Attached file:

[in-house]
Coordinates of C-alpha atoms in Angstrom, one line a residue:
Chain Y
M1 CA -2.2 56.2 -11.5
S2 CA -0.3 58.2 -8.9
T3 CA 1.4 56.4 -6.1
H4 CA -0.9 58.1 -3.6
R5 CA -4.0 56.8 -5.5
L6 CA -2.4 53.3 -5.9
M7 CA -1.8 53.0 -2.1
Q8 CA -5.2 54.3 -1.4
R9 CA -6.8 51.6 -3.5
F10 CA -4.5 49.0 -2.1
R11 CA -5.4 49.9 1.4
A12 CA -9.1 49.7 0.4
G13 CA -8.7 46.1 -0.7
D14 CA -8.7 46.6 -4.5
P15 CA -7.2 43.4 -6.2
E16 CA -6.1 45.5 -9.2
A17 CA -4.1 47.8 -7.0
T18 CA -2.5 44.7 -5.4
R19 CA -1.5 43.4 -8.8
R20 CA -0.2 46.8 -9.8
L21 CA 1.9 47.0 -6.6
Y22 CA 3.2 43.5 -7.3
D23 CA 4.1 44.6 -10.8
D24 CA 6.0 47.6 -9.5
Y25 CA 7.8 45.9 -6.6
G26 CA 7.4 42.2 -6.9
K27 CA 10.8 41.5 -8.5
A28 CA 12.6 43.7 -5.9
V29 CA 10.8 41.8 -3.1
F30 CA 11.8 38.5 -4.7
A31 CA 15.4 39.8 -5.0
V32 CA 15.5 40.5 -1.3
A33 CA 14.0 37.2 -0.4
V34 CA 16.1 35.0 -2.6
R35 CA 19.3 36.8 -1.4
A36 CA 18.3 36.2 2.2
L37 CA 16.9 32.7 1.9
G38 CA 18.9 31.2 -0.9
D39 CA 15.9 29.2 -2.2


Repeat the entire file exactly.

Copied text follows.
[in-house]
Coordinates of C-alpha atoms in Angstrom, one line a residue:
Chain Y
M1 CA -2.2 56.2 -11.5
S2 CA -0.3 58.2 -8.9
T3 CA 1.4 56.4 -6.1
H4 CA -0.9 58.1 -3.6
R5 CA -4.0 56.8 -5.5
L6 CA -2.4 53.3 -5.9
M7 CA -1.8 53.0 -2.1
Q8 CA -5.2 54.3 -1.4
R9 CA -6.8 51.6 -3.5
F10 CA -4.5 49.0 -2.1
R11 CA -5.4 49.9 1.4
A12 CA -9.1 49.7 0.4
G13 CA -8.7 46.1 -0.7
D14 CA -8.7 46.6 -4.5
P15 CA -7.2 43.4 -6.2
E16 CA -6.1 45.5 -9.2
A17 CA -4.1 47.8 -7.0
T18 CA -2.5 44.7 -5.4
R19 CA -1.5 43.4 -8.8
R20 CA -0.2 46.8 -9.8
L21 CA 1.9 47.0 -6.6
Y22 CA 3.2 43.5 -7.3
D23 CA 4.1 44.6 -10.8
D24 CA 6.0 47.6 -9.5
Y25 CA 7.8 45.9 -6.6
G26 CA 7.4 42.2 -6.9
K27 CA 10.8 41.5 -8.5
A28 CA 12.6 43.7 -5.9
V29 CA 10.8 41.8 -3.1
F30 CA 11.8 38.5 -4.7
A31 CA 15.4 39.8 -5.0
V32 CA 15.5 40.5 -1.3
A33 CA 14.0 37.2 -0.4
V34 CA 16.1 35.0 -2.6
R35 CA 19.3 36.8 -1.4
A36 CA 18.3 36.2 2.2
L37 CA 16.9 32.7 1.9
G38 CA 18.9 31.2 -0.9
D39 CA 15.9 29.2 -2.2